CHARLESTON, S.C. – Demetri Royer took time to soak in the scene. After redshirting in 2015 and missing nearly all of 2016 with a torn left ACL suffered in the season opener at North Dakota State, last Saturday's Mississippi State game carried a little extra earning for Charleston Southern's starting free safety.
"It was kind of surreal because I was standing out there for the first play, lined up and it was just like 'okay, I'm out here now,'" Royer said. "It was an amazing stadium and a great atmosphere. I did make a couple of mistakes but that's football. You gotta bounce back from it."
Royer also made more than a few plays, tallying a team-high 12 tackles and a pass breakup in his first start since he was a two-way star at Florida's Clearwater Central Catholic High School. Toughness made Royer an appealing prospect for CSU, and that quality showed up during the rehabilitation process that culminated in a starting spot.
"I trusted it," Royer said. "I never once really doubted that my knee was still hurt and that helped me get back."
"We all had to fight for a spot," continued Royer, who was limited to no contact during spring practice. "My first goal was to get back to 100 percent healthy and let the coaches know 'look, I'm healthy, I can make it through a season let alone a game.' We worked all summer. Coach (Chad) Scott really got us in shape, got me back and it's paying off."
Royer came to CSU after Akron and Coastal Carolina both withdrew scholarship offers. He recounted the persistent effort current CSU head coach Mark Tucker, who handles the Bucs' Florida recruiting, put in throughout the process.
"Coach Tucker, he visited me every other week and called me every week," Royer said. "My coaches were really pushing Charleston Southern. I didn't trust it at first but I prayed about it and it really felt like the right fit, especially when I came here and visited."
Tucker, who also recruited defensive stars Anthony Ellis and Johnny Robinson out of the Sunshine State, is confident Royer will continue to contribute as he gains more experience. His versatility has already proved valuable for the Bucs.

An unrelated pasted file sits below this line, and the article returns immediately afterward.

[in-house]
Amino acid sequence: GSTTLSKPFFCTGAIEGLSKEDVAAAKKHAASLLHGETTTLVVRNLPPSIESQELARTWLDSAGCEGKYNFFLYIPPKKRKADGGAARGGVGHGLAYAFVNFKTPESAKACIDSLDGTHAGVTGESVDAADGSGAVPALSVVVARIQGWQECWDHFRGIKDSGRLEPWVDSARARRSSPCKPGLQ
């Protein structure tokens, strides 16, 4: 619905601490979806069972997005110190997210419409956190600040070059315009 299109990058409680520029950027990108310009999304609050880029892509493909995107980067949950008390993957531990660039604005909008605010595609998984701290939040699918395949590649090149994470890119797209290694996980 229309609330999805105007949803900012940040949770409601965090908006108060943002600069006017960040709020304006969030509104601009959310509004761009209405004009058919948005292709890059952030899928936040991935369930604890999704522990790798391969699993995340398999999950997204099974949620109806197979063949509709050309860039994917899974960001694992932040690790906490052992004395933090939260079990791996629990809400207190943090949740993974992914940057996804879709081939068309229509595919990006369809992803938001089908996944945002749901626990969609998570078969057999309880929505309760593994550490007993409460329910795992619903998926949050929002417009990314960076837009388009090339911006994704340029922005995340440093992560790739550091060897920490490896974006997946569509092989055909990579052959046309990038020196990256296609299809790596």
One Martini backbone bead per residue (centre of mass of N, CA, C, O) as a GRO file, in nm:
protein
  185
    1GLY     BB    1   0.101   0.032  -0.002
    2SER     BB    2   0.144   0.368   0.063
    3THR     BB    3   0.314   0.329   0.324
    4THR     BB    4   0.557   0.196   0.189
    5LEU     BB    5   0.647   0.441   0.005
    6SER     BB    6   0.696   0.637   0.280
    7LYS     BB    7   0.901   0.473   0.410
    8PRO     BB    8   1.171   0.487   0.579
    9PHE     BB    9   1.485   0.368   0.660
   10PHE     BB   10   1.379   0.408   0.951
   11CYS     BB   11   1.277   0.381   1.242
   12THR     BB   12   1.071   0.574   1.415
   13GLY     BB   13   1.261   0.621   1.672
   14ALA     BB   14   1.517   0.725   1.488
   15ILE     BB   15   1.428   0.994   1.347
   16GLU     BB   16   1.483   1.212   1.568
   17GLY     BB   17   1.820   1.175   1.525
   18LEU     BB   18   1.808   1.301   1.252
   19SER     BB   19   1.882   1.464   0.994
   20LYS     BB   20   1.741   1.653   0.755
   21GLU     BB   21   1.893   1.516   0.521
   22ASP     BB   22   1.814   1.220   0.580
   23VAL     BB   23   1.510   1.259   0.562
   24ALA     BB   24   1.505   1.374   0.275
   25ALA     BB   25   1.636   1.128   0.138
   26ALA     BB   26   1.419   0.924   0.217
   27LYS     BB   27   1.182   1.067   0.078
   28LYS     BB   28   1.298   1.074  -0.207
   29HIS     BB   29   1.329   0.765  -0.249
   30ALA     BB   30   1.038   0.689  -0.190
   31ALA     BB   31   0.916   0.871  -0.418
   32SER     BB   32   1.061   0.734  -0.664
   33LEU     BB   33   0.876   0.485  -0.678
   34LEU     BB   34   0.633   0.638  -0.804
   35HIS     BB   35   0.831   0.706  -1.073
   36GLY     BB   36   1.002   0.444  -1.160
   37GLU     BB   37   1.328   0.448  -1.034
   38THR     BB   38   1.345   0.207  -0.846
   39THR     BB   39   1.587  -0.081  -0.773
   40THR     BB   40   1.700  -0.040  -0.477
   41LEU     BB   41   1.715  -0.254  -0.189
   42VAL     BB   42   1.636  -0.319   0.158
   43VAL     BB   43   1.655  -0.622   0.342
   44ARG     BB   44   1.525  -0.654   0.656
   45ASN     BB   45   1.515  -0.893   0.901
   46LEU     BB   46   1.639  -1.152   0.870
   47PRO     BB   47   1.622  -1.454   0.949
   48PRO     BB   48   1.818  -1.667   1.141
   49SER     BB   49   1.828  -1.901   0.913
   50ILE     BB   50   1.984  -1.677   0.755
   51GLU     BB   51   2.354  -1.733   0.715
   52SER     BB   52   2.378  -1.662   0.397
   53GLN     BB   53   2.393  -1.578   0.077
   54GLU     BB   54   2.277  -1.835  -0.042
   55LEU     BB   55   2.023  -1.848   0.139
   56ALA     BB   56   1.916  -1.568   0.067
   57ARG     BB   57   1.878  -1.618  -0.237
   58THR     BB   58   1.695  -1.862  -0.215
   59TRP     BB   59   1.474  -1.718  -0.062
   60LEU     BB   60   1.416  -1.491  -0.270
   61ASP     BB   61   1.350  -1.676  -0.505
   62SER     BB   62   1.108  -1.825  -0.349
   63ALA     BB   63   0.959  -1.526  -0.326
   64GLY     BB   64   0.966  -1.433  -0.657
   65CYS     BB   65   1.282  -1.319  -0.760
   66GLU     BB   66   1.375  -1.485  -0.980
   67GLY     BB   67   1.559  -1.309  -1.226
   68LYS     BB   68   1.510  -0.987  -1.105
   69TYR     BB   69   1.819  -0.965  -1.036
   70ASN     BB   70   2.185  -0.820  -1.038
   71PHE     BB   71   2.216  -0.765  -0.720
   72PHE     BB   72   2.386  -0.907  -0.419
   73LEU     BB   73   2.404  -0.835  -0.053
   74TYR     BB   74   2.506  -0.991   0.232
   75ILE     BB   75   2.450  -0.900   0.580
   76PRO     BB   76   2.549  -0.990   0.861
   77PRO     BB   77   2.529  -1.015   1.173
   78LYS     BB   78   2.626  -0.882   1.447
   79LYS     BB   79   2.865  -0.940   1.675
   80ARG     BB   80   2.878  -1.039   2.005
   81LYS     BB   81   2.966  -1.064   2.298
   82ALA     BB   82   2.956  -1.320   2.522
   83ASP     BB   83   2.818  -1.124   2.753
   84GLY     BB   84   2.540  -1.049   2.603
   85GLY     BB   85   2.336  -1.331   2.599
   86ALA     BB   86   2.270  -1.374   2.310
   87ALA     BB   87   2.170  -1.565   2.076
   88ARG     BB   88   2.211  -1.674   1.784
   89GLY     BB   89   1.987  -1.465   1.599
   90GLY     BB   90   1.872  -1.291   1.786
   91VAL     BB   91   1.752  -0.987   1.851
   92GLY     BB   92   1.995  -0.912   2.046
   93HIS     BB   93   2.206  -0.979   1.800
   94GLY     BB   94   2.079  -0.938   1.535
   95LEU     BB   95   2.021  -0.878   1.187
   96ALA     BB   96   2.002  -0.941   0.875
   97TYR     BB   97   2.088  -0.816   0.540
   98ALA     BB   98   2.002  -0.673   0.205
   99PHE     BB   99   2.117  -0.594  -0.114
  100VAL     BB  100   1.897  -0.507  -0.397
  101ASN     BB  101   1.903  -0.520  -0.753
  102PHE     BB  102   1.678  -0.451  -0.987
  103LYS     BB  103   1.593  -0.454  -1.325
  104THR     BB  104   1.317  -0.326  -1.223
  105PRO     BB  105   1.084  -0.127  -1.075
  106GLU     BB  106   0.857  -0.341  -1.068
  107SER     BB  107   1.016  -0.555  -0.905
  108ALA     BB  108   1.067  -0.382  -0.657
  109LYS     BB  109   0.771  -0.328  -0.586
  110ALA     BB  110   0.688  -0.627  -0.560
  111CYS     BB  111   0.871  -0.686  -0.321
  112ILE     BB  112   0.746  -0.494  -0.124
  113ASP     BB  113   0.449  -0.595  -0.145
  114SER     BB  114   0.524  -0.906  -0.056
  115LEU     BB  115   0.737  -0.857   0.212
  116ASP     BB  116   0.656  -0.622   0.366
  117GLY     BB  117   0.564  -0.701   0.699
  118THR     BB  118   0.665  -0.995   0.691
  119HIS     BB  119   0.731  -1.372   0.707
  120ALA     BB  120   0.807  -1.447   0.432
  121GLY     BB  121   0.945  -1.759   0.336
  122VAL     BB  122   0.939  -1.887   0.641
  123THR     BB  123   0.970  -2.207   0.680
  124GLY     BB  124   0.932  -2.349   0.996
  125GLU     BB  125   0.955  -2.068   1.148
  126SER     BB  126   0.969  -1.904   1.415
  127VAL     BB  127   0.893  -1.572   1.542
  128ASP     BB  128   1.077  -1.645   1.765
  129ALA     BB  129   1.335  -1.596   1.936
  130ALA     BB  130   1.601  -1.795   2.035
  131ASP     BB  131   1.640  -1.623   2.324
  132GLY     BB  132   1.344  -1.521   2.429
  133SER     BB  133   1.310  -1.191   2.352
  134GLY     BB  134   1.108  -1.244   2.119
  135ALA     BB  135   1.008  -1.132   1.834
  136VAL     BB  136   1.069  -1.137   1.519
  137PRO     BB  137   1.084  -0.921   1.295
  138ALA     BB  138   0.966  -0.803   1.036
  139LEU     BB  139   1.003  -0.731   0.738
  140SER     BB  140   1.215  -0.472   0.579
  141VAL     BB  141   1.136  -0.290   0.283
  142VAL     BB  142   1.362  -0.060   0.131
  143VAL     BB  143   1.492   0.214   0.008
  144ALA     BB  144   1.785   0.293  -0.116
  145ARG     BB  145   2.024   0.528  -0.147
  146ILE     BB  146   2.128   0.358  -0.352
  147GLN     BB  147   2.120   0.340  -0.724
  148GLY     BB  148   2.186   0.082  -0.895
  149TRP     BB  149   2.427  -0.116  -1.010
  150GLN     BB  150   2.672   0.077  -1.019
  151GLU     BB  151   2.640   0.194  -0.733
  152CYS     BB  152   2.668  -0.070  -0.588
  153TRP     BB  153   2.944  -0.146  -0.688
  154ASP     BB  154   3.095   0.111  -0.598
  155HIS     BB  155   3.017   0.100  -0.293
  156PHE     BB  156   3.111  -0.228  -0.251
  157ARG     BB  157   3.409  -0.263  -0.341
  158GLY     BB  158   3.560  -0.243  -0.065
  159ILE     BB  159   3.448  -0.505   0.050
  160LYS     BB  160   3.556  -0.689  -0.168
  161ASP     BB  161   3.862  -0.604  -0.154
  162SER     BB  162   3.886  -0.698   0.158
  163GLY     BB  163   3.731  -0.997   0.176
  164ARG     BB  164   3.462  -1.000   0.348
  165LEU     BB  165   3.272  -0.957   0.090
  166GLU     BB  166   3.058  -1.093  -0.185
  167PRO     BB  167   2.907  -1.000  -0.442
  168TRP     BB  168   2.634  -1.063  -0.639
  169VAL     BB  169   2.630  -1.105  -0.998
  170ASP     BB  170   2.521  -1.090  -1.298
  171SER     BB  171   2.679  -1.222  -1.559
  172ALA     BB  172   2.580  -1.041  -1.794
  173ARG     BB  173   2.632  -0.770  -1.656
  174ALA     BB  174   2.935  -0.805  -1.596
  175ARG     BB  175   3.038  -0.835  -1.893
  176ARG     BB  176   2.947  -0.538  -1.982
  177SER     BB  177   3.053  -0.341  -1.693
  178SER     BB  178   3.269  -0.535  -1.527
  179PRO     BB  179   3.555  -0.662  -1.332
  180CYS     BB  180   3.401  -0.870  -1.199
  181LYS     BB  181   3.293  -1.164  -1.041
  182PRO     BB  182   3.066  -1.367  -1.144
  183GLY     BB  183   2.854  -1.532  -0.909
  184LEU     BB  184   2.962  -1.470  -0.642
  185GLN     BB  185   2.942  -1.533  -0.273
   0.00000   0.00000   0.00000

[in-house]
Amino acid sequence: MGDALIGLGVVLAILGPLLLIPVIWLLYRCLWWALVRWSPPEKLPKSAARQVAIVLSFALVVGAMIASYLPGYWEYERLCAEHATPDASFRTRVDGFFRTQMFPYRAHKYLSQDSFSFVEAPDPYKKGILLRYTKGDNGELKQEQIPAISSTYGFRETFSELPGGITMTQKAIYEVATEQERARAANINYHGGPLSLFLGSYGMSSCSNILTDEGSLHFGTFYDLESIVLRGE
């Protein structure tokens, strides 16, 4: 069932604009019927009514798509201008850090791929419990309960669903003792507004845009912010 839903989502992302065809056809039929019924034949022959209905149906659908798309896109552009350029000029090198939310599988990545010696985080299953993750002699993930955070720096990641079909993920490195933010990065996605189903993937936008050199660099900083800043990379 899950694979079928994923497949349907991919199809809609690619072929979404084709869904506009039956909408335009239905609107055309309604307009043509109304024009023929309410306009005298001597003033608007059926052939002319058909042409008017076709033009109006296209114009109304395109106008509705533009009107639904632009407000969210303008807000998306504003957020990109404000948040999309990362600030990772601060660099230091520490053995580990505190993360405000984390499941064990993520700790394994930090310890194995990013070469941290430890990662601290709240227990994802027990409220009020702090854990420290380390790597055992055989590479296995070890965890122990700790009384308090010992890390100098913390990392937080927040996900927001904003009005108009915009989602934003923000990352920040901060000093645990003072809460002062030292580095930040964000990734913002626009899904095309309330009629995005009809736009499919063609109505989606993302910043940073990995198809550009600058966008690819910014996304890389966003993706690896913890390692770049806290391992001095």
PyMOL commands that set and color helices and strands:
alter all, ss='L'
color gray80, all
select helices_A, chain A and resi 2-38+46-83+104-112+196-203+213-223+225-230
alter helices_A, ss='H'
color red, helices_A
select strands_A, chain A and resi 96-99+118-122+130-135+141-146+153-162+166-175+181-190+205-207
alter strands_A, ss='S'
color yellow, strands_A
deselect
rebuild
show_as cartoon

"He's very physical and that was never a question," Tucker said. "We actually moved him down to play SPUR, our SAM linebacker position, last year and felt like he would provide solid depth behind Bobby (Ruff). With what we lost at safety, we had to move him back this past spring. He was incredibly aggressive with his rehab and we're comfortable with him back there."
Royer, who played quarterback, running back and wide receiver in high school, is comfortable in the athletic realm. His mother, Brenda Dupuis, played golf at Arizona State, while his father, Christian Royer, played professional hockey in Quebec, Canada. The younger Royer took to hockey from a young age before placing his focus on the gridiron.
"I grew up playing hockey my whole life and I was in the rink all the time," Royer said. "My dad had a travel team that he owned so we went to Chicago and other places when I was little. It's a lot more difficult to skate but the physical part, hockey definitely helped with."
Mike Adams, in his first year as CSU's safeties coach, is helping Royer develop into a complete safety. Adams arrived as part of Tucker's staff last winter, and the work he put in with the safeties over the summer has been beneficial.
"Over the summer, he got me into backpedaling and footwork and all the safety work you need to perfect," Royer said. "He's had a big impact. I've learned so much from him and he just wants you to be great. He preaches everyday 'you can be average but if you want to be great, then do these things.'
"Now that I'm playing back there, there's more responsibility," Royer continued of the transition to safety. I gotta play coverage, cover 1-on-1 and cover the middle of the field. It's fun because I can see the whole field back there and see everything going on in front of me. We know when we do what we're supposed to do, we've got talent back there."